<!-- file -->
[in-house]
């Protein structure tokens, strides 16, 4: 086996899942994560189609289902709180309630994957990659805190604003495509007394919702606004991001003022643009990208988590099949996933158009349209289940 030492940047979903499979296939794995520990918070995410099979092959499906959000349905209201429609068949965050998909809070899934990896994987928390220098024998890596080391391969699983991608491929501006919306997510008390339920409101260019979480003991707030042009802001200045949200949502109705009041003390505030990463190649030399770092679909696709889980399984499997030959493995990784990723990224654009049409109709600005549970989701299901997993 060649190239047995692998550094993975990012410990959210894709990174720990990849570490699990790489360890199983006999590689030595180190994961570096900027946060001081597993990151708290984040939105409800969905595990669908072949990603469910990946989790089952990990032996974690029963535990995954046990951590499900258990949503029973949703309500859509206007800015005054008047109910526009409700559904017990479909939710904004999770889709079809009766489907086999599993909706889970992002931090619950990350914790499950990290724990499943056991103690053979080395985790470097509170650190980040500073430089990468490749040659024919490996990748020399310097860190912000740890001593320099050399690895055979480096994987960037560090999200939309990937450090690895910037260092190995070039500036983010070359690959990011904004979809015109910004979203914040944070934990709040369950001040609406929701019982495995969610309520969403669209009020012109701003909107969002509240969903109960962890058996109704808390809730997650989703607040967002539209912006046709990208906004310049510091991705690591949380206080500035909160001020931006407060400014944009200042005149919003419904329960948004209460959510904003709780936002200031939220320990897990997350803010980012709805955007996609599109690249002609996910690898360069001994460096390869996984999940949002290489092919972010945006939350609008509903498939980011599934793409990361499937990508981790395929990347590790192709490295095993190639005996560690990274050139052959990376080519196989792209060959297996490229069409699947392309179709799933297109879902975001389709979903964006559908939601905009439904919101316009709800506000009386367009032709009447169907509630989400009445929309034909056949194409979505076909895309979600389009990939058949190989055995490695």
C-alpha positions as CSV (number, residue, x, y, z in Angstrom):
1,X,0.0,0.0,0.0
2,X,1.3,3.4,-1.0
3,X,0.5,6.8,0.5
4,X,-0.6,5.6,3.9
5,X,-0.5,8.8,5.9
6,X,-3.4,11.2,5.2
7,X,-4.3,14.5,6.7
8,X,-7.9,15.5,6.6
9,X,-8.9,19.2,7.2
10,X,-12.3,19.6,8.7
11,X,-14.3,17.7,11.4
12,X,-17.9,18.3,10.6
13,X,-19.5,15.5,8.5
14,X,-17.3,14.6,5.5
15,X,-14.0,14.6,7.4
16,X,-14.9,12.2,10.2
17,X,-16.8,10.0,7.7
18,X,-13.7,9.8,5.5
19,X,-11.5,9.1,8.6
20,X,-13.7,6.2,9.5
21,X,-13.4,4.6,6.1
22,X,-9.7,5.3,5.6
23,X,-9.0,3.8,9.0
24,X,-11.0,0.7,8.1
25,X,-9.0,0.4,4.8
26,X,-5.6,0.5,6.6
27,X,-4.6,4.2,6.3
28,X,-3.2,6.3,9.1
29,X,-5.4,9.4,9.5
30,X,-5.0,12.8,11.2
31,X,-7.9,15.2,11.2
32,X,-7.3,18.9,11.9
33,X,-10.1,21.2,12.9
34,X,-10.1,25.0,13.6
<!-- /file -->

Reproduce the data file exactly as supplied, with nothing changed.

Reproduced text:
[in-house]
């Protein structure tokens, strides 16, 4: 086996899942994560189609289902709180309630994957990659805190604003495509007394919702606004991001003022643009990208988590099949996933158009349209289940 030492940047979903499979296939794995520990918070995410099979092959499906959000349905209201429609068949965050998909809070899934990896994987928390220098024998890596080391391969699983991608491929501006919306997510008390339920409101260019979480003991707030042009802001200045949200949502109705009041003390505030990463190649030399770092679909696709889980399984499997030959493995990784990723990224654009049409109709600005549970989701299901997993 060649190239047995692998550094993975990012410990959210894709990174720990990849570490699990790489360890199983006999590689030595180190994961570096900027946060001081597993990151708290984040939105409800969905595990669908072949990603469910990946989790089952990990032996974690029963535990995954046990951590499900258990949503029973949703309500859509206007800015005054008047109910526009409700559904017990479909939710904004999770889709079809009766489907086999599993909706889970992002931090619950990350914790499950990290724990499943056991103690053979080395985790470097509170650190980040500073430089990468490749040659024919490996990748020399310097860190912000740890001593320099050399690895055979480096994987960037560090999200939309990937450090690895910037260092190995070039500036983010070359690959990011904004979809015109910004979203914040944070934990709040369950001040609406929701019982495995969610309520969403669209009020012109701003909107969002509240969903109960962890058996109704808390809730997650989703607040967002539209912006046709990208906004310049510091991705690591949380206080500035909160001020931006407060400014944009200042005149919003419904329960948004209460959510904003709780936002200031939220320990897990997350803010980012709805955007996609599109690249002609996910690898360069001994460096390869996984999940949002290489092919972010945006939350609008509903498939980011599934793409990361499937990508981790395929990347590790192709490295095993190639005996560690990274050139052959990376080519196989792209060959297996490229069409699947392309179709799933297109879902975001389709979903964006559908939601905009439904919101316009709800506000009386367009032709009447169907509630989400009445929309034909056949194409979505076909895309979600389009990939058949190989055995490695």
C-alpha positions as CSV (number, residue, x, y, z in Angstrom):
1,X,0.0,0.0,0.0
2,X,1.3,3.4,-1.0
3,X,0.5,6.8,0.5
4,X,-0.6,5.6,3.9
5,X,-0.5,8.8,5.9
6,X,-3.4,11.2,5.2
7,X,-4.3,14.5,6.7
8,X,-7.9,15.5,6.6
9,X,-8.9,19.2,7.2
10,X,-12.3,19.6,8.7
11,X,-14.3,17.7,11.4
12,X,-17.9,18.3,10.6
13,X,-19.5,15.5,8.5
14,X,-17.3,14.6,5.5
15,X,-14.0,14.6,7.4
16,X,-14.9,12.2,10.2
17,X,-16.8,10.0,7.7
18,X,-13.7,9.8,5.5
19,X,-11.5,9.1,8.6
20,X,-13.7,6.2,9.5
21,X,-13.4,4.6,6.1
22,X,-9.7,5.3,5.6
23,X,-9.0,3.8,9.0
24,X,-11.0,0.7,8.1
25,X,-9.0,0.4,4.8
26,X,-5.6,0.5,6.6
27,X,-4.6,4.2,6.3
28,X,-3.2,6.3,9.1
29,X,-5.4,9.4,9.5
30,X,-5.0,12.8,11.2
31,X,-7.9,15.2,11.2
32,X,-7.3,18.9,11.9
33,X,-10.1,21.2,12.9
34,X,-10.1,25.0,13.6